LIM: Local artists, too, were taking on the Expo in an exhibition called Makeover, which focuses on Shanghai's transformation.

I meet Chen Hanfeng standing beside his work, a bubble machine hooked up to an IV tube, belching bubbles into a cage. He's taking a sly poke at the Expo slogan Better City, Better Life by titling his work Bubble City, Bubble Life.

Mr. CHEN HANFENG (Artist): I think the concept of the Expo, it starts from the utopia, you know, utopian-style architecture, futuristic imagination. I think it's kind of like a bubble.

LIM: And I mean, what you're saying, you know, bubble pops and nothing is left.

Mr. HANGENG: After Expo is gone, everything is going to be gone, right?

LIM: Another artist, Ji Wenyu, is busily pasting a hundred official propaganda slogans on top of each other. He calls his work "The History of the People's Republic of China." The topmost slogan is Wonderful Expo; Civilization first. The world in front of you, we are by your side." He is conflicted about the Expo. He likes the idea, but dislikes the destruction wrought on his city in the Expo's name.

Mr. JI WENYU (Artist): (Through Translator) Before every big event, the authorities are always painting the walls and covering things up. China's history is very long, but every time something new happens, they just erase history. For example, even though I'm Shanghainese born and bred, nowadays I sometimes get lost in my own city.

(Soundbite of laughter)

(Soundbite of a song)

LIM: This song by a punk band called Top Floor Circus also touches upon how Expo-related demolitions are affecting young locals. It's a parody of the Beijing Olympics' song, which was called "Beijing Welcomes You." The lyrics here goes, Shanghai doesn't welcome you unless you've come to buy something. The song claims the Expo will bring only the world's rich people to Shanghai.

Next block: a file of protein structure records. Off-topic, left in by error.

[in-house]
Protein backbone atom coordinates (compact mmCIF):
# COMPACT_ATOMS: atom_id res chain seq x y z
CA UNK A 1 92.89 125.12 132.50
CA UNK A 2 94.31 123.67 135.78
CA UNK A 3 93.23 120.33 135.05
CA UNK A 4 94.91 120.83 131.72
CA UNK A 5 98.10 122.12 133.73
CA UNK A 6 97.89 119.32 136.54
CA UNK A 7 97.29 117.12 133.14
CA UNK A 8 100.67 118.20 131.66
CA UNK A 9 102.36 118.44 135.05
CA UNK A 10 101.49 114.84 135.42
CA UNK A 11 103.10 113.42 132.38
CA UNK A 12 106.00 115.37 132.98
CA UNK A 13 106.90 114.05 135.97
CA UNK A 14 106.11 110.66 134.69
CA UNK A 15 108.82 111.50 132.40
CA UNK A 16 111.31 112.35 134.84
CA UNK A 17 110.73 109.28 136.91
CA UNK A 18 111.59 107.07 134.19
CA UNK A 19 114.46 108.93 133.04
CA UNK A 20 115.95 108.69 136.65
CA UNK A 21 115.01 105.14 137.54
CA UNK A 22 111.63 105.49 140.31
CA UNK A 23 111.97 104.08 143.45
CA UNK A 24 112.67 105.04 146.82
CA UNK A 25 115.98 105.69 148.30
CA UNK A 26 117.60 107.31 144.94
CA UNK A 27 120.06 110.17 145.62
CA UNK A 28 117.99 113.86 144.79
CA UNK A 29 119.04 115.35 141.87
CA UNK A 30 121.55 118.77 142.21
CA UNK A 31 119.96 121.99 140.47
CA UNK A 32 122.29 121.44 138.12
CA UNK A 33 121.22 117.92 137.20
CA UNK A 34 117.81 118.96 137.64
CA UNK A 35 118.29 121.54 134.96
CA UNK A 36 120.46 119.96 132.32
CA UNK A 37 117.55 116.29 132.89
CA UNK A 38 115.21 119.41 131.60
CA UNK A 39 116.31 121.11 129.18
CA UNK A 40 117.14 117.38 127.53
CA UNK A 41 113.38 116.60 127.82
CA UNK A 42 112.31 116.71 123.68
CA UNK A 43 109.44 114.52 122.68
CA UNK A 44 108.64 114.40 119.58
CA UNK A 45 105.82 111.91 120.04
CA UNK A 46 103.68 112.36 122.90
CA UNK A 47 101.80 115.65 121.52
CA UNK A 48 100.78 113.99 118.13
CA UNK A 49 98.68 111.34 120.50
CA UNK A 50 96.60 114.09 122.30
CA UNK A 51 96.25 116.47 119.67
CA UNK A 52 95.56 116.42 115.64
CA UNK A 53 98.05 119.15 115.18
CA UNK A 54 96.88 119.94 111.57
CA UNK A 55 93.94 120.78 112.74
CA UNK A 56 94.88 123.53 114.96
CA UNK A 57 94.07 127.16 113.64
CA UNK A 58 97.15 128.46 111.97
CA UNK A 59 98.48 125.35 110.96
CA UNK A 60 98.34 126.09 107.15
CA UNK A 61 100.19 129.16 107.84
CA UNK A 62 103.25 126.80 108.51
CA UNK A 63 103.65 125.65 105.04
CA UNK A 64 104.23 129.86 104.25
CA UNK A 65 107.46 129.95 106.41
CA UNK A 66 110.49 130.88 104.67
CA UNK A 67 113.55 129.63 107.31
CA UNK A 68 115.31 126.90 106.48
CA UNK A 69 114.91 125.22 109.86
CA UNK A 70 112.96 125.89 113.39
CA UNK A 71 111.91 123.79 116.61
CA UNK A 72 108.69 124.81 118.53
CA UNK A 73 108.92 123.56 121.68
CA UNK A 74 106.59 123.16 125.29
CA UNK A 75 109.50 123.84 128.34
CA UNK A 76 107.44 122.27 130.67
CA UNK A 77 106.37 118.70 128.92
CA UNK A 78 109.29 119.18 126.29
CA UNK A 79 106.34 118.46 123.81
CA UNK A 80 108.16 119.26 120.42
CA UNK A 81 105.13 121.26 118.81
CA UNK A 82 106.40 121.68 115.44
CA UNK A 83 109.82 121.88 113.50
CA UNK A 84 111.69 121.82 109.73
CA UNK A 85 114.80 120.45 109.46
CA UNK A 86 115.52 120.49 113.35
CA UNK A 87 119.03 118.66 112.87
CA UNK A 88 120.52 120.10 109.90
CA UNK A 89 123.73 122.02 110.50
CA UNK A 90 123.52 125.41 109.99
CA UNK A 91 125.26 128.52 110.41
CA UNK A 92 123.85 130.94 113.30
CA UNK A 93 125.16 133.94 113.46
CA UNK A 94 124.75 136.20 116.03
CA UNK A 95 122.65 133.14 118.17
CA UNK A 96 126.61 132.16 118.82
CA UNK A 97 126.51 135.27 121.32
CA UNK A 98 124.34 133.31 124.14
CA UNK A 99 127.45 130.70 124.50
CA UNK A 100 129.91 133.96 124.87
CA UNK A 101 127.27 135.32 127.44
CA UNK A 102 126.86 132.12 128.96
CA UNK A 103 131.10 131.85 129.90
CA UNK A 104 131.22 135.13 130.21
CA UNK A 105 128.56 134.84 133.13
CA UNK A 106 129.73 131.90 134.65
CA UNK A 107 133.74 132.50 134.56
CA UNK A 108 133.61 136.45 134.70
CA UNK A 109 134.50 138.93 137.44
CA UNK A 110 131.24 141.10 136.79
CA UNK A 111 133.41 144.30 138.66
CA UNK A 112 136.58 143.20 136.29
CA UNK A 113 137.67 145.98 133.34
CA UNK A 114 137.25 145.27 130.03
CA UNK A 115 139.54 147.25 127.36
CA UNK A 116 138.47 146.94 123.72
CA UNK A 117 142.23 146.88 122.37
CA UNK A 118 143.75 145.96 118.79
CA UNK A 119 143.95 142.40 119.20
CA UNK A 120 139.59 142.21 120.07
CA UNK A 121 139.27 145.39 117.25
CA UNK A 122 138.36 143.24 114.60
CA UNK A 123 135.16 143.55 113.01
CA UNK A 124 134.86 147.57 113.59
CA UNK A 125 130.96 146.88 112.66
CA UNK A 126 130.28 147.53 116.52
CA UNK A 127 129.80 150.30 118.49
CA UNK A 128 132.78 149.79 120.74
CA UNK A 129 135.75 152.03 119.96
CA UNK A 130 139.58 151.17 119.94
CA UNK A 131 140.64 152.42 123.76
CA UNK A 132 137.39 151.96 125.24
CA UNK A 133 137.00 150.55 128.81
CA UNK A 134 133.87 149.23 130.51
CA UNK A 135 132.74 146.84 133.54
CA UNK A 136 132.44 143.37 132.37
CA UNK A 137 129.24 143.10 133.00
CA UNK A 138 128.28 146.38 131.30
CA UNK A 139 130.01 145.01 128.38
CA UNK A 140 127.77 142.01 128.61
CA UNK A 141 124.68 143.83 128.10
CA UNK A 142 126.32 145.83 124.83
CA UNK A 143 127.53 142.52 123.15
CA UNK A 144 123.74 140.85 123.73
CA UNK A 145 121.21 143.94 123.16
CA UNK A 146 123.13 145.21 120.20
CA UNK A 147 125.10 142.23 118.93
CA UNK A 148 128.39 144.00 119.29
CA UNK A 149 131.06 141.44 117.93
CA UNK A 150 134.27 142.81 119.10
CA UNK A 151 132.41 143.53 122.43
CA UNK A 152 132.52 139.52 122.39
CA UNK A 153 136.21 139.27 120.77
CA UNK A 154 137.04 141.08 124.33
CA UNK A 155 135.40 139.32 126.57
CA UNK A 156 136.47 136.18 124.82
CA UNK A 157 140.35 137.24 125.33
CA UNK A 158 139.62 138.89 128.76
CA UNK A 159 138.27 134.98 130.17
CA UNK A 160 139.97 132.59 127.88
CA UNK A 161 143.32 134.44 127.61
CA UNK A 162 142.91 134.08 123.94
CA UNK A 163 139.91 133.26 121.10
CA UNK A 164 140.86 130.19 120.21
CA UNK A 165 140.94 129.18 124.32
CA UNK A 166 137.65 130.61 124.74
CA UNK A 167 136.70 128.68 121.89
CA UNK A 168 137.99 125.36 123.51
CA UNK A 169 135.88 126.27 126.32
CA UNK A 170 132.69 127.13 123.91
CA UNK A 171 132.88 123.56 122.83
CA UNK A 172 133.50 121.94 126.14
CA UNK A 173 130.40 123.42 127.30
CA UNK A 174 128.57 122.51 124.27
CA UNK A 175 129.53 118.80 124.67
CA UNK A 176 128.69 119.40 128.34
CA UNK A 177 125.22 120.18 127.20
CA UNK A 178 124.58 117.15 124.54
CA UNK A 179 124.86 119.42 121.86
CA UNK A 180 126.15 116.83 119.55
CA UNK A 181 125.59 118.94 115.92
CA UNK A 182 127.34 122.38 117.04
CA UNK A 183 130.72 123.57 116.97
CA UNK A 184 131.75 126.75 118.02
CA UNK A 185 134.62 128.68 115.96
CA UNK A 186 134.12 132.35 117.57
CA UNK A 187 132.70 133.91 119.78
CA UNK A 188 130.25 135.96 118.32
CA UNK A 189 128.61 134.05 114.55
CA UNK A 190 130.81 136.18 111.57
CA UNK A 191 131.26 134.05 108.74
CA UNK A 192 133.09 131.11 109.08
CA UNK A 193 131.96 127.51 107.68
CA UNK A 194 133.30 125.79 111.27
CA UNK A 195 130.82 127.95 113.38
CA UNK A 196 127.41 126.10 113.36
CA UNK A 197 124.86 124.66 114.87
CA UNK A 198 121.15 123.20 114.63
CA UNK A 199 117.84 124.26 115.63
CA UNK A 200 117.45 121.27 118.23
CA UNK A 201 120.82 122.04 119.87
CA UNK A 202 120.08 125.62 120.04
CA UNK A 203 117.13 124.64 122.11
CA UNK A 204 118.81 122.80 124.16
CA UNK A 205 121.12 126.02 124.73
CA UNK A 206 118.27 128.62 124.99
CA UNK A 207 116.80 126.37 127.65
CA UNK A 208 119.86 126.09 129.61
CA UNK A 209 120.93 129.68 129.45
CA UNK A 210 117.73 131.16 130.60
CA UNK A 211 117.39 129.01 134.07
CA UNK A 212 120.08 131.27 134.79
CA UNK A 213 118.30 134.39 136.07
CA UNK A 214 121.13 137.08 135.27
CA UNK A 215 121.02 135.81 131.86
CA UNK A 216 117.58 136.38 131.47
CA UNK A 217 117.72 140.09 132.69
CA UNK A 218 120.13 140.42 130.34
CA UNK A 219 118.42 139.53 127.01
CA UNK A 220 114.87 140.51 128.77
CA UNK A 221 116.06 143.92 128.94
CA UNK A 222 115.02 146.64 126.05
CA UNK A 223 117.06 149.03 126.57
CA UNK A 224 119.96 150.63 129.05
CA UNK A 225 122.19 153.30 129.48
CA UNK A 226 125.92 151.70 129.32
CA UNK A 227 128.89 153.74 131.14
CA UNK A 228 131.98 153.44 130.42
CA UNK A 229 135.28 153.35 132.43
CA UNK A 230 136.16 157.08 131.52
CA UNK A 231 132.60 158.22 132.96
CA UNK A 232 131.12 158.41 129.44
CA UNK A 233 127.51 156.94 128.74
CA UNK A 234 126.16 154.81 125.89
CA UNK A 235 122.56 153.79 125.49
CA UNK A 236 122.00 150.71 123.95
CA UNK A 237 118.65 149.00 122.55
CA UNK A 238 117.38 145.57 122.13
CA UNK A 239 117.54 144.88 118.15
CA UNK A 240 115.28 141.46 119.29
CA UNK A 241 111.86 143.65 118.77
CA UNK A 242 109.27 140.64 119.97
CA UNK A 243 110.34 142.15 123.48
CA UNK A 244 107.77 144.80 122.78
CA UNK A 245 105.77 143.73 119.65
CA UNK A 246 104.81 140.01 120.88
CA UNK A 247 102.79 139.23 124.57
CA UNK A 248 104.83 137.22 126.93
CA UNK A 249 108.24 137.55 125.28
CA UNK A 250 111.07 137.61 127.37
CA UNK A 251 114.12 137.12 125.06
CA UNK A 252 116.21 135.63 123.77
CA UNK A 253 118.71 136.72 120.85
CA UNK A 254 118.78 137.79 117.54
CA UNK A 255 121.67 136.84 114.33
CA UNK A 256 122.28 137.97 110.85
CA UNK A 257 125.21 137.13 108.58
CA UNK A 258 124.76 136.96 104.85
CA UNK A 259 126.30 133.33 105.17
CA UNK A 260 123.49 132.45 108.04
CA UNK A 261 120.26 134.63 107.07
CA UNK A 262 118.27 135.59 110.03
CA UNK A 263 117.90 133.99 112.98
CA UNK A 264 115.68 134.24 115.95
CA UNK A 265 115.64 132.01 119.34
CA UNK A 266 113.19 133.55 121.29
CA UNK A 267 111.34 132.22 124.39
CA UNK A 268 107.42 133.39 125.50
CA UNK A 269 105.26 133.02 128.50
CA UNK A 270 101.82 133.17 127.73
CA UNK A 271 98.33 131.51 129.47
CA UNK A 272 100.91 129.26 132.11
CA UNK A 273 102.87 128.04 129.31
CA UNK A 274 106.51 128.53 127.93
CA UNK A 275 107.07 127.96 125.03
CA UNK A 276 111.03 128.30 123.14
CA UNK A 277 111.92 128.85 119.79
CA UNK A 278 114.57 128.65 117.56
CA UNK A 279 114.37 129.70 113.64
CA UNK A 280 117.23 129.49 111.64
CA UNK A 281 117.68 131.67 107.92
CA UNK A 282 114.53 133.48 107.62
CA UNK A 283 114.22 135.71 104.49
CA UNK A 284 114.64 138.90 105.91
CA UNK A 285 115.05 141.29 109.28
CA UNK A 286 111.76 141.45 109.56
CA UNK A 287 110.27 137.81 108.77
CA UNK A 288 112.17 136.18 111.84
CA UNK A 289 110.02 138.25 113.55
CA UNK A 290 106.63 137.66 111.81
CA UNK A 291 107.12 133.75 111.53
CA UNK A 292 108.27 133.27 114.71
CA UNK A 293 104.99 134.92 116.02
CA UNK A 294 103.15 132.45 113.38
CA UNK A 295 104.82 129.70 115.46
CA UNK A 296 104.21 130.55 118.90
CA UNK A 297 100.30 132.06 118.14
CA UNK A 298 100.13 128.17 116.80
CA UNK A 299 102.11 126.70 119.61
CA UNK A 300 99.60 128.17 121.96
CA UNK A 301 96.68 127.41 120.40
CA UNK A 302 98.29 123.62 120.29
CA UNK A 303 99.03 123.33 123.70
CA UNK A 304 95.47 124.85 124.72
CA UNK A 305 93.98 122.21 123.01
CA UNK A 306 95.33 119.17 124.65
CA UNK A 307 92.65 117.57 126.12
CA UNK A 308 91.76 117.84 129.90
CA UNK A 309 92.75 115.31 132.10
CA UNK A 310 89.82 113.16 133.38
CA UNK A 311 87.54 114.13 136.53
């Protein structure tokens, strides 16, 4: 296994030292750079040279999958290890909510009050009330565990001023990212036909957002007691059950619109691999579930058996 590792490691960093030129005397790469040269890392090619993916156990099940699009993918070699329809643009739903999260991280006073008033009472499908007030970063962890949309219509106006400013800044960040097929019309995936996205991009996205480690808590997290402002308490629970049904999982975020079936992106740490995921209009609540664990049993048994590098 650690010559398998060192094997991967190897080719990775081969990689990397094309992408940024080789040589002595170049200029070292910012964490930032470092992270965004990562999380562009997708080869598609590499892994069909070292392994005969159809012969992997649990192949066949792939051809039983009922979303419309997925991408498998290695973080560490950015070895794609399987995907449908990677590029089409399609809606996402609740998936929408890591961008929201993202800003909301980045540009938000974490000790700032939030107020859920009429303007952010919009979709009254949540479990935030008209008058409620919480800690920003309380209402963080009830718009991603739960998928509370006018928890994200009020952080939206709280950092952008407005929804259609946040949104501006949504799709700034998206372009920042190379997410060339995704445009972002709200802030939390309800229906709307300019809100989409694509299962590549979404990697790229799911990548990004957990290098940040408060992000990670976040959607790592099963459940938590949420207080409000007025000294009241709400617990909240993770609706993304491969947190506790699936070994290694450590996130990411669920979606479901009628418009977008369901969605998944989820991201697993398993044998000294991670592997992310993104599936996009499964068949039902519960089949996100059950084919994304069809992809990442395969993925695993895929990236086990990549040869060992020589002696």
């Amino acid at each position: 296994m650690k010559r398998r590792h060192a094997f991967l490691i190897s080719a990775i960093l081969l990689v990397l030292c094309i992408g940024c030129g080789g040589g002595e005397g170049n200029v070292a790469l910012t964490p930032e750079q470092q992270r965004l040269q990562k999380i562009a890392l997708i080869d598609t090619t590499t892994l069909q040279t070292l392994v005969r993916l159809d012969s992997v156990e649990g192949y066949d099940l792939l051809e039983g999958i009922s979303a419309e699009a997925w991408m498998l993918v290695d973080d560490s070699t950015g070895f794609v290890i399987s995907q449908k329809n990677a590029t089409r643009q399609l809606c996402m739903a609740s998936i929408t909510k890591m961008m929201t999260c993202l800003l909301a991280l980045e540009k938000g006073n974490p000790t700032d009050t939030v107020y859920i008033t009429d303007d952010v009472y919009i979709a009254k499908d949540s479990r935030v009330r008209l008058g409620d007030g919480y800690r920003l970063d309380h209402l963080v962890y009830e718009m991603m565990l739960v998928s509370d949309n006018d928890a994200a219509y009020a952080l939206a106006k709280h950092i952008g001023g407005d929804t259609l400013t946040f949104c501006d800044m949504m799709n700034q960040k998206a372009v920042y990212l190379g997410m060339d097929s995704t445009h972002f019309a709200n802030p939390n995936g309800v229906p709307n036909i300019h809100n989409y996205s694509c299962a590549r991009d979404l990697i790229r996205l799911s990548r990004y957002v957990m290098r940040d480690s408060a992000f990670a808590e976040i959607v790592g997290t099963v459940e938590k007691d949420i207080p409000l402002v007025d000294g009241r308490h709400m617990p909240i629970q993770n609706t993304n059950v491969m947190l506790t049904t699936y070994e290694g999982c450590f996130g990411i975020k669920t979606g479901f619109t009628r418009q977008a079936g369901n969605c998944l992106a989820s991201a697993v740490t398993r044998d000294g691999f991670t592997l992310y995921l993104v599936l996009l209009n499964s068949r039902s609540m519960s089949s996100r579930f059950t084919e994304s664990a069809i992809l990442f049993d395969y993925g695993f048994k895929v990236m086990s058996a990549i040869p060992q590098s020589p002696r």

Expo spokesman Xu Wei says that's not true.

Mr. XU WEI (Spokesman, Shanghai World Expo): (Through Translator) It's not like that. Ordinary people can go. Last year, the tickets were discounted to $20 each. Objectively speaking, nine out of every 10 Shanghainese is extremely concerned with the Expo and really welcomes it. And for any individuals who are opposed to it, well, they're free to do that.

Unidentified Man #2: Expo, Shanghai, China...

Unidentified Woman: Expo, Shanghai, China...

LIM: it's certainly true that the majority of Shanghainese do welcome the Expo, but the voices of criticism are hardly free. In fact, they're being actively muzzled. That pop song has been deleted from the Chinese Internet. And a local English language magazine was forced to tone down a story raising concerns about the Expo because it was deemed too negative.

Shanghai is determined that nobody will spoil its party.

Louisa Lim, NPR News, Shanghai.

Copyright © 2010 NPR. All rights reserved. Visit our website terms of use and permissions pages at for further information.

NPR transcripts are created on a rush deadline by Verb8tm, Inc., an NPR contractor, and produced using a proprietary transcription process developed with NPR. This text may not be in its final form and may be updated or revised in the future. Accuracy and availability may vary. The authoritative record of NPR’s programming is the audio record.